The Alachua County Criminal Courthouse is being renamed in honor of late Judge Stephan P. Mickle, Sr.
During Tuesday’s Alachua County Commission meeting, the board voted unanimously in favor of the renaming.
Mickle broke many racial barriers during his lifetime. He was Alachua County’s first African American County Court Judge and the first African American Circuit Court Judge in the Eighth Judicial Circuit of Florida. In 1998, President Bill Clinton nominated Mickle as the first African American United States District Judge in the Northern District of Florida. He was also the first Black student to obtain an undergraduate degree at the University of Florida in 1965 and continued his education by earning his master’s degree. In 1970, he became the second Black student to earn a law degree at the UF College of Law.
Philip Kabler, president of the Eighth Judicial Circuit Bar Association, said renaming the courthouse after Mickle will preserve his memory for the community.
“He has left quite a legacy. A legacy of equity and fairness. I think that renaming the courthouse in his honor is really quite a monument and specifically a monument of fairness,” Kabler said.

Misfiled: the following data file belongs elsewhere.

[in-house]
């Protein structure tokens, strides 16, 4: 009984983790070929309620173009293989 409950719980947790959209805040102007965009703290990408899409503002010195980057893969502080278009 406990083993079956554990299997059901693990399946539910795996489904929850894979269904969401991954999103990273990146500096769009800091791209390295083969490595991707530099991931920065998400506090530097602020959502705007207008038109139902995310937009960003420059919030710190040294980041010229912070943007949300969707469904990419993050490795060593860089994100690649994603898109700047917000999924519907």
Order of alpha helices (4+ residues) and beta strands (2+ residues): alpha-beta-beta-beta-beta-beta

In a letter to the Alachua County Commission, Mark Moseley, Chief Judge of the Eighth Judicial Circuit of Florida, wrote, “Judge Mickle was a trailblazing legal giant who exemplified the spirit of public service and the pursuit of equality under the law. He is a true state and local hero whose greatness was established on the foundation of goodness.”
The judges of the Eighth Judicial Circuit joined the Bar Association’s Board of Directors in support of renaming the courthouse.
Attorney Avery McKnight said if it weren’t for Mickle, he would not be who he is today.
“Judge Mickle is a man that made me firmly believe in restorative justice. I say that because as a young kid, and I’m 55 now, but a kid like me, had judge Mickle as a wonderful example. So it is because of Judge Mickle, that I now serve as a partner with the Allen Norton and Blue Law Firm,” McKnight said.
County Commissioner Charles Chesnut said he knew Mickle for the majority of his life. Mickle died in January at age 76.
“He’s been a role model to all of the young African American males in Alachua County. He was not only a great role model, but a great attorney and judge. It’s fitting and I think it’s appropriate that we honor him this way,” Chestnut said.
County Commissioner Mary Alford said understanding Mickle’s legacy is just as important as renaming the building.
“I hope that there’s some mechanism for every future judge working in that building to learn about and understand the legacy of Judge Mickle, so that they can feel his influence as they go about making their own decisions and their own place in our judicial system,” Alford said.
The Alachua County Criminal Courthouse will now be named the Judge Stephan P. Mickle, Sr. Criminal Courthouse. An official unveiling of the renamed courthouse will be held in the fall.